Despite the determination of slave owners to discourage the practice of African traditions, (a slave found with an African pic comb could be severely punished), some of the slaves held onto their tools and rituals that managed to survive.
In 1865 with the ending of slavery, whites looked upon black women who styled their hair like white women as being well adjusted. "Good" hair becomes a prerequisite for entering certain schools, churches, social groups and business networks.
With the creation of metal hot combs, invented in 1845 by the French, black women popularized the comb, which is heated and used to press and temporarily straighten kinky hair.
Many a black woman can recall harrowing tales of fidgeting in a chair in a hot kitchen or beauty salon and fearfully waiting to hear the sizzle of their hair being "fried" by the almighty hot comb. "The whole process of getting my hair straightened was very traumatic," said Faustina Beard, 37, a law firm secretary. "Sometimes the hairdresser would accidentally burn me on the ear or on the nape of my neck. But somehow I always forgot about the pain when she handed me the mirror and I saw how pretty I looked in my shiny new curls."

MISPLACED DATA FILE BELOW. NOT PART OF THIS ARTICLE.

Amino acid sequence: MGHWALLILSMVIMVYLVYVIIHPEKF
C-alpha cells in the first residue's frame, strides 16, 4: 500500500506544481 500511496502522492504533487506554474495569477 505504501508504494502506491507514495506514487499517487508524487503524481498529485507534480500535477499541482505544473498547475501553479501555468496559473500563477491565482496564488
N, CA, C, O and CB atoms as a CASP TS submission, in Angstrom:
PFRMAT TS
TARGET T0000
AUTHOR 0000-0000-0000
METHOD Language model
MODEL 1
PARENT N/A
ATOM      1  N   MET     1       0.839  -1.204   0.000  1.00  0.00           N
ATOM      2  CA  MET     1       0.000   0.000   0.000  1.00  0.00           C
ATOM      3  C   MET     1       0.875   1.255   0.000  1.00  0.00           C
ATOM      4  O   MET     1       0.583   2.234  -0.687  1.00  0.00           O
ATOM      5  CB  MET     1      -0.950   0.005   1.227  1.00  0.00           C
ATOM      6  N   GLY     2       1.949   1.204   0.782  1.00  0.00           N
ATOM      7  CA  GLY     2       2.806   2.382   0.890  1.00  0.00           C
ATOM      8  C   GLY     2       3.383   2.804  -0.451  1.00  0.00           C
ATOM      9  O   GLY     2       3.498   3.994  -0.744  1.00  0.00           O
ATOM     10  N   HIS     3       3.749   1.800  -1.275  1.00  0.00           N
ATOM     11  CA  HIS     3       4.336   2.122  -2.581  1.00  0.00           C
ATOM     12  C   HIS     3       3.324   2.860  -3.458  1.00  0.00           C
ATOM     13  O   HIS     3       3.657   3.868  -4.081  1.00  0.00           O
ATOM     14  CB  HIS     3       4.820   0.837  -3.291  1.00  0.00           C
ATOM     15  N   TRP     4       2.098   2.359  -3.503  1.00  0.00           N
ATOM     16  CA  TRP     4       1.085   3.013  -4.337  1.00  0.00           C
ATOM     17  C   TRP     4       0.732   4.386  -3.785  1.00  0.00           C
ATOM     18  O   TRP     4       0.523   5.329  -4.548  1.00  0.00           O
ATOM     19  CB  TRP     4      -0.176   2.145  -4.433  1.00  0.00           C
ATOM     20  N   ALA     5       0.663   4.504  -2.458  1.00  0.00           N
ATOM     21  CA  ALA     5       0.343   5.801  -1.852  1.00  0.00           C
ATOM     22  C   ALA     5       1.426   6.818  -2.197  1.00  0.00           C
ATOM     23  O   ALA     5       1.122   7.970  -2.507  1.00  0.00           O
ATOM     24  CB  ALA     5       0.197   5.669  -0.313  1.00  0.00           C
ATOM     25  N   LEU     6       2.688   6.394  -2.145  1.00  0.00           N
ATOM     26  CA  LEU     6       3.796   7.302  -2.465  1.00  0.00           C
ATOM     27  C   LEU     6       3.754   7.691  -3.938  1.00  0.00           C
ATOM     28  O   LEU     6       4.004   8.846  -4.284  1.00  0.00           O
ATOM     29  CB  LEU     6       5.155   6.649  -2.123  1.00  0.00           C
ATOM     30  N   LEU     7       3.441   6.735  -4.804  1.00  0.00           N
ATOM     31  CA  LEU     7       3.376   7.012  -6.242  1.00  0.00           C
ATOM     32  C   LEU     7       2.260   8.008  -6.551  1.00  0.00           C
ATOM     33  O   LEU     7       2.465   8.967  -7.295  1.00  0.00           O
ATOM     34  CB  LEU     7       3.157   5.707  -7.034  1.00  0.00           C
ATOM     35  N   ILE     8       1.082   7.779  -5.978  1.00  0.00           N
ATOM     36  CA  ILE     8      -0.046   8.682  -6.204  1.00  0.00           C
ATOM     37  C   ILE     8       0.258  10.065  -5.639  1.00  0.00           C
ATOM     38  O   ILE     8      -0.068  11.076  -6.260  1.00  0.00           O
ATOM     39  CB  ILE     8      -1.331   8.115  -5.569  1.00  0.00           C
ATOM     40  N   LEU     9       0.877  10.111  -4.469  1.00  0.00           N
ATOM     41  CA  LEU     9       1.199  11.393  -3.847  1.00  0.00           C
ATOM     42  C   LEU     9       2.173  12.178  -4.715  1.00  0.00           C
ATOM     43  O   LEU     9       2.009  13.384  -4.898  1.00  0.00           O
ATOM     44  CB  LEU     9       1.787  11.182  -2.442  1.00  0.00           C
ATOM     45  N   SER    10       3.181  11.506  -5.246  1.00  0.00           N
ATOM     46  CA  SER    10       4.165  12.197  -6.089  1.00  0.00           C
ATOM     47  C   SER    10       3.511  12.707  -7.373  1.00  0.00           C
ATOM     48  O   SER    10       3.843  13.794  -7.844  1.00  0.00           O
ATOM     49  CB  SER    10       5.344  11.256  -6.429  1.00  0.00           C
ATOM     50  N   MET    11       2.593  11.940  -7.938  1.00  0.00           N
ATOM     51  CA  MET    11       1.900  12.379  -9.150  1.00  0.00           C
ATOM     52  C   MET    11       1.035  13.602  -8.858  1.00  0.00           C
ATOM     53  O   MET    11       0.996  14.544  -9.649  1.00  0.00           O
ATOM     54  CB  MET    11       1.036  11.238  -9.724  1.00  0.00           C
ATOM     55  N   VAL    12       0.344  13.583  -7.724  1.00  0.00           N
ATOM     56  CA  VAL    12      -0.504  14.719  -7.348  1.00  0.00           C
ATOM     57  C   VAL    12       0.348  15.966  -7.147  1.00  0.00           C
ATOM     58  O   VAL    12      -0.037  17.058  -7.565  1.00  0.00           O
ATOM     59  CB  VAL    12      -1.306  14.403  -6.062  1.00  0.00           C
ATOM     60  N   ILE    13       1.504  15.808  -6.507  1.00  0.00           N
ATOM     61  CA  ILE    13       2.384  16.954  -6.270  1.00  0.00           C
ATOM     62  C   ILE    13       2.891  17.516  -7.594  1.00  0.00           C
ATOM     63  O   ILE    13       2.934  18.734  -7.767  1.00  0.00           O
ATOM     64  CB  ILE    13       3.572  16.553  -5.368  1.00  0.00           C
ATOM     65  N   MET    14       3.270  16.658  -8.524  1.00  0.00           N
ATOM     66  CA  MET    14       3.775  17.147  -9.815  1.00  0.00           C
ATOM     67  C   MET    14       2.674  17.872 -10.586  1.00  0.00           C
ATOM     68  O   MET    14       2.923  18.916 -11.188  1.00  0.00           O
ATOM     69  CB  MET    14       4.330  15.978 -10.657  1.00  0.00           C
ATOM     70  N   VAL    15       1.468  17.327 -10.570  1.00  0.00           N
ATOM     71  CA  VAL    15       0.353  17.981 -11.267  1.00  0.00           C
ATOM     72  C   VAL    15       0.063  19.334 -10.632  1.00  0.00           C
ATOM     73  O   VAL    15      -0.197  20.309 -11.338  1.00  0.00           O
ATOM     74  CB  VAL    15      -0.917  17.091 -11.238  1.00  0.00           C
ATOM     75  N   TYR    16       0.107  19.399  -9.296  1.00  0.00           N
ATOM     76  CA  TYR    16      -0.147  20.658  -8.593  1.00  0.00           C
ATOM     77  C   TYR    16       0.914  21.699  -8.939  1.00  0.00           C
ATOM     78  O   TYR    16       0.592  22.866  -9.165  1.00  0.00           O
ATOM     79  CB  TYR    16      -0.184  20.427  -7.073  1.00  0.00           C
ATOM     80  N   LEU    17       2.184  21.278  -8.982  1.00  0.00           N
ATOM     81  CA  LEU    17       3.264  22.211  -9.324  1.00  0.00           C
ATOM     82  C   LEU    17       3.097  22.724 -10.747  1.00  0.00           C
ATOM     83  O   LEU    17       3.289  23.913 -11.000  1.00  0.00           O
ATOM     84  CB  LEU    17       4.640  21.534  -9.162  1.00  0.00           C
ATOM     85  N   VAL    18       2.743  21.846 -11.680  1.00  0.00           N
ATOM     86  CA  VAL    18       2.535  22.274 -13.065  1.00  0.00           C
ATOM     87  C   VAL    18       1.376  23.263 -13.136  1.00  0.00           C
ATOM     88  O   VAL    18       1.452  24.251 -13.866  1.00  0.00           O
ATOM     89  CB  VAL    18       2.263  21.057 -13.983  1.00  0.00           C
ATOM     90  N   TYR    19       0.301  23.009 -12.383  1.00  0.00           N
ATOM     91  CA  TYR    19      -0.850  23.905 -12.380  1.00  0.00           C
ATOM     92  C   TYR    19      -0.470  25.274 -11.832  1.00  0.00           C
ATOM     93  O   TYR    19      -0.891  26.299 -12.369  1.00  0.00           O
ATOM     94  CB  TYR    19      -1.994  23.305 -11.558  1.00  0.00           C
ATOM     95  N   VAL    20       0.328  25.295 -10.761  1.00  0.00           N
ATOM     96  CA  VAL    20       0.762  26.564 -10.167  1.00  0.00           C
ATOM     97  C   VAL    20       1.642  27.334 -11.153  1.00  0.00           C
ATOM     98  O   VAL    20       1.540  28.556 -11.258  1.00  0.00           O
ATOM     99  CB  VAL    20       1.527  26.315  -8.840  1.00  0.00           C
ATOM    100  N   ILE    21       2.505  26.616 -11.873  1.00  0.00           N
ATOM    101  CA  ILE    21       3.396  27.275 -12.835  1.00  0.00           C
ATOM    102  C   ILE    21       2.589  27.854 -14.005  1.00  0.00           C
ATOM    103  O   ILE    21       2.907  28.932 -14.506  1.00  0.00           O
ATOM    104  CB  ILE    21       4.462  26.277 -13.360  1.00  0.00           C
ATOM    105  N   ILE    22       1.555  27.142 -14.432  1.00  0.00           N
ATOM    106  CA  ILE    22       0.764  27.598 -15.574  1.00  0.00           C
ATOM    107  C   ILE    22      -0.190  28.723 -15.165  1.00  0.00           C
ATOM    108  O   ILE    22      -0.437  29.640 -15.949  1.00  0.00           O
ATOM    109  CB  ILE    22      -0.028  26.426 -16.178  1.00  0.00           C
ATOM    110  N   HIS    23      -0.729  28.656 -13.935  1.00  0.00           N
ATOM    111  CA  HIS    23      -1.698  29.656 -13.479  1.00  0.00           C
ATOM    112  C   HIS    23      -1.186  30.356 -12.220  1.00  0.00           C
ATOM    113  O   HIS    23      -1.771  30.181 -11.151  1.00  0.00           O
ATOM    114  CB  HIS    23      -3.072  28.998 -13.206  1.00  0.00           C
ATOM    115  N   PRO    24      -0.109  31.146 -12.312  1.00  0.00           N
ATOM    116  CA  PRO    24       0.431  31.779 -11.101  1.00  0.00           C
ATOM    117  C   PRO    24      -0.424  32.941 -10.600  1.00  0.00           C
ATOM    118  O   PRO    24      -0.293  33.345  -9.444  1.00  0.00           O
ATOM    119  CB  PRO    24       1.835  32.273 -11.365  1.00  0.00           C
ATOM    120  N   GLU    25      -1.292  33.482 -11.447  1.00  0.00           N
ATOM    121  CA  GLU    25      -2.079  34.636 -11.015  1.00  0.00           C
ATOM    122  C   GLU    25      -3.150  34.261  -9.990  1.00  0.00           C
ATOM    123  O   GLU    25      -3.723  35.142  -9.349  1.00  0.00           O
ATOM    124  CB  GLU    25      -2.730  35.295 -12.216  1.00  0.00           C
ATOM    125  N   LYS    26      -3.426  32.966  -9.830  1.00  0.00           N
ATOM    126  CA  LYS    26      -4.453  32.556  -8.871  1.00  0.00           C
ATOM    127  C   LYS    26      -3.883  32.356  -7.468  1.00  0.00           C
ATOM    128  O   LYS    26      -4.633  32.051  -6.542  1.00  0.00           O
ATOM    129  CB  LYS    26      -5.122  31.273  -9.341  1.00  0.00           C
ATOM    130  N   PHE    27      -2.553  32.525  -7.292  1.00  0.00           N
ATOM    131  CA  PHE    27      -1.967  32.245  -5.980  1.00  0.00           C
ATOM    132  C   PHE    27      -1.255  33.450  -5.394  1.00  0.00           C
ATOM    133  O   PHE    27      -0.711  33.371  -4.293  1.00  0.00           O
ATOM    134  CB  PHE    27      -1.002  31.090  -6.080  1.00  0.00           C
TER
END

It was not until the 1900s that an enterprising African American woman by the name of Sarah Breedlove, better known as Madame C. J. Walker, developed a range of hair care products for black hair.
Thought to be America's first black female millionaire, this daughter of ex-slaves was orphaned at age 7, working at 10, married at 14, and became a widow with an infant daughter at 20. Breedlove worked as a domestic and laundress and later sold hair-care products. In her scant spare time she experimented and developed an ointment and system to stop hair loss in African American women and create smooth, shiny coiffures. In 1906 she moved to Denver, married newspaperman Charles J. Walker, and adopted Madam C. J. Walker as her business name. She expanded her product line, notably with a "pressing comb," and she and her husband began selling her wares door-to-door. They proved so successful that Walker was able to hire saleswomen and to open stores and a beauty college. She moved her factory to Indianapolis in 1910. Three years later, she moved to Harlem and within a few years she had created a cosmetics empire and earned a fortune. She popularized the press and curl style which is still much in demand today. Despite the success of her hair care products, some criticized Walker because they believed she encouraged black women to look white.
As an antithesis to the popularity of straightening the hair with the wildly popular hot comb, Black Nationalist Marcus Garvey urged his followers in the 1920s to embrace their natural hair and reclaim an African aesthetic, and many of his supporters followed suit.
In 1963, the first black woman to wear her hair natural--in private and on television--was actress Cicely Tyson. Tyson created a sensation by proudly flaunting braids and a natural hairstyle on the national television show, "East Side, West Side."